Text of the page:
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Walking the Way News

Radio rWest Moors is a village of 7,500 residents, seven miles from Bournemouth, with a higher than average percentage of retired folk. It enjoys a vibrant community spirit with many clubs and organisations, but St Martin’s URC recognised that more support was needed for those struggling with memory loss and associated conditions. Christopher Legrand, an elder of St Martin’s, explains how ‘Community Sing-a-long’ helped to fill that gap:

The Sing-a-long is a church service organised by St Martin’s for the community, especially those who are dealing with memory loss. It all started with a monthly event in the church hall for people to sing together. As it grew in popularity, this expanded to twice a month. Between 50 and 60 local residents attend each session, and now, during lockdown, even more are joining in via radio!

Knowing how important Sing-a-long has become to those who attend regularly we wondered how we could best keep in touch during the lockdown, so approached the Bournemouth Christian radio station Hope FM and the local station Forest FM, both of which are now including our sing-a-long items in their programming so people can hear a voice from St Martin’s up to 4 times a week, as well as some of their favourite pieces.

Read more: You can’t stop the music!

Hope r

‘May the God of hope fill you with all joy and peace in believing, so that you may abound in hope by the power of the Holy Spirit.’ Romans 15.15

Darren Holland, one of the Missional Discipleship Mentors serving in North Western Synod, shares his thoughts on hope in this time of uncertainty:

In the window of our house is a small A4 piece of paper with a rainbow and the word ‘Hope’ written on it. My daughter made it after an initiative went out through schools and across the media, encouraging children everywhere to make rainbows to remind people that there is always hope. As I drove to the chemist the other day, I noticed rainbow coloured paper chains adorning school railings, made, no doubt, by the children of key-workers who are being supported and cared for by teaching staff.

There is always hope, but there are times when hope can be the thing that eludes us most. Psalm 22 has always been a favourite passage of mine. It speaks honestly of the ‘heart-cry’ of someone tormented and feeling abandoned by God. There is also the cry of Jesus as the Gospel of Mark records in chapter 15.34: ‘My God, my God why have you forsaken me?’ showing a complete absence of hope.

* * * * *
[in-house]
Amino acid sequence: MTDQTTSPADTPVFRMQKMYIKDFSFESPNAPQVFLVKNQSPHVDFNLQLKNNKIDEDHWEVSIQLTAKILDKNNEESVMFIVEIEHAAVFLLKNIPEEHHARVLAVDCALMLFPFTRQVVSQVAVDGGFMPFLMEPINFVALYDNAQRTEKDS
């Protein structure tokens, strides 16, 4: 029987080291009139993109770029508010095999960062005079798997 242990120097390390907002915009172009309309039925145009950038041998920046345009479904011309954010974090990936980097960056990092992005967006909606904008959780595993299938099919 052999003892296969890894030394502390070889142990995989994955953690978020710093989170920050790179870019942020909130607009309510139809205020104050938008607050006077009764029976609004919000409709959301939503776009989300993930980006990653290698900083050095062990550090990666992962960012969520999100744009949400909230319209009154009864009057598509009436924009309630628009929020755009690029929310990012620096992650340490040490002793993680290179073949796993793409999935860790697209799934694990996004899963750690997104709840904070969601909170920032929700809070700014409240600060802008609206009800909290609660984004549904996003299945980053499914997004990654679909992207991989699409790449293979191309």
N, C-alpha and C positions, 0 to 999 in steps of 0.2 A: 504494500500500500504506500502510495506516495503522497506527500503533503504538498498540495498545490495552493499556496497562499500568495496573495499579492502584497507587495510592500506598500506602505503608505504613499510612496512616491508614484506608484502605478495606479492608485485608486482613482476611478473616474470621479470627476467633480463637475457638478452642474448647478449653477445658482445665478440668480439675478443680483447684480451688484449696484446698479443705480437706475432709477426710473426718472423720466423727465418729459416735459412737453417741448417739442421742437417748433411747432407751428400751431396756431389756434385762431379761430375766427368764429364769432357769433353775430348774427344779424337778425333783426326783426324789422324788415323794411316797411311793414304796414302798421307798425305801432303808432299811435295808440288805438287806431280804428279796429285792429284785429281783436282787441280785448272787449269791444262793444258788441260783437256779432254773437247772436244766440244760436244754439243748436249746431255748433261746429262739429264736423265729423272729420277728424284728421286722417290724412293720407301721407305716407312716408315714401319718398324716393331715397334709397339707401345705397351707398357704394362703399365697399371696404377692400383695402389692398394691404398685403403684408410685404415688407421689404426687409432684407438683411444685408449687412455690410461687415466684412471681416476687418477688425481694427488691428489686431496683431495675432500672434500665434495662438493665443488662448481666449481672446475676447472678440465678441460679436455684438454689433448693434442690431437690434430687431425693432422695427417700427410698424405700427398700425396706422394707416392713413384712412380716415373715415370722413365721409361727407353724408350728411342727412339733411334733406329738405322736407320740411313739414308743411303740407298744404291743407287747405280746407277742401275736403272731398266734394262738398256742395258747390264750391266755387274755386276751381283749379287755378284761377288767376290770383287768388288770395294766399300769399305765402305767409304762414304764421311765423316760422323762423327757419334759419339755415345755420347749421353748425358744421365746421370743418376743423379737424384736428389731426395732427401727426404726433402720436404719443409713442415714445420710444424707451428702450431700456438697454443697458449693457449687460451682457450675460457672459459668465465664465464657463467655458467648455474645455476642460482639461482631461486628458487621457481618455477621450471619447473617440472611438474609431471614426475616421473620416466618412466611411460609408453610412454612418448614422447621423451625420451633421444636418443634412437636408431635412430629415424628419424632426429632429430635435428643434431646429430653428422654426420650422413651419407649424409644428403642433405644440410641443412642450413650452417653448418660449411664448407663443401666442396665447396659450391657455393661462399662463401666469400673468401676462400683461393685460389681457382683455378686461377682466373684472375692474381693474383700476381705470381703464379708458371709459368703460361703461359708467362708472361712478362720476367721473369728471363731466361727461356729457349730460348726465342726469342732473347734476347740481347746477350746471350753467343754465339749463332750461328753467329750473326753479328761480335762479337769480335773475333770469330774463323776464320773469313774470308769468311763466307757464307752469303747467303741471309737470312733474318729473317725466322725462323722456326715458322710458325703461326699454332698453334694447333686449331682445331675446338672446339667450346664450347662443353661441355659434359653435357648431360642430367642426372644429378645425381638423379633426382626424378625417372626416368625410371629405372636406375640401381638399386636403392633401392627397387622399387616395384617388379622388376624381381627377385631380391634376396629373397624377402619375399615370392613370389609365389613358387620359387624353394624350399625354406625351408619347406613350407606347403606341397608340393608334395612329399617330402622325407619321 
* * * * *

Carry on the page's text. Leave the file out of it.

Read more: There is always hope

Blackburn rElaine from Blackburn explains that, members of Revidge Fold URC, undeterred by the current crisis, continue to share the love of Jesus, despite the need to do so from a distance:

Every year, on Mothering Sunday, we give small bunches of daffodils to our congregation during Morning Worship. This year, ‘Corona Chaos’ certainly stopped us in our tracks and prevented our small but vibrant congregation from meeting under one roof on Mothering Sunday.

Not to be deterred, a few of us set to and hand-delivered the daffodils to the homes of all members of our church family. It was a joyful experience to see the look of amazement on people’s faces as we greeted them on their doorsteps. We’ve had many phone calls letting us know how much pleasure those few daffodils have given and how the message on each attached label, from Psalm 121, has brought comfort and hope to many of our folk in these uncertain times.

Read more: Living the life of Jesus continues in Blackburn

Sheffield rThe Manor Church and Community Project is an ecumenical partnership of Anglican, Methodist and United Reformed Churches in Sheffield. Simon Loveitt, Church Related Community Work (CRCW) minister with the project, shares how things are going during this period:

Since the lockdown began, all our lives have changed. All activities at our churches have stopped. I am working mostly from home, and have become very familiar with Zoom meetings, telephone conferences and social distancing, when outside the house. My shopping habits have changed, with weekly trips to the local supermarket rather than the large Sainsbury’s at Crystal Peaks. No trips to coffee shops, restaurants or trips out to the Peak District. My life has changed, and is different from my normal routine, but I still have the security of a job and a wage. However, things are very different for many of our neighbours.

The only church activity which hasn’t stopped, however, is the local Foodbank. It is providing an essential service to the community, working very closely with the Citizens’ Advice Bureau, at two sites on the Manor Estate in Sheffield. It is a charity, and its Trustees represent a partnership of faith groups and local community groups working together.

Read more: Hope in Sheffield

Saviour rMillie Grimmett, secretary and member of the leadership (eldership) at The Church of Christ the Servant in Abbey Meads, Wiltshire, spoke with Simon Peters, project manager for Walking the Way, about how this Methodist/URC Local Ecumenical Partnership has responded to the current situation, which has called on skills and talents from her every day, working life:

‘A sense of connection and conversation really matters,’ said Millie,‘ so not being able to see each other as a community has been really difficult.’

Millie explained that some of the most important times in the life of the congregation have usually come during tea and coffee before, during or after events or gatherings, when people can relax and enjoy each other’s company. This, of course, can’t happen right now.

Millie explained that the minister isn’t too tech savvy, but Millie has been able to offer some help in this regard as she uses a lot of technology in her day job.

Read more: One person’s everyday skills can offer a lifeline for others

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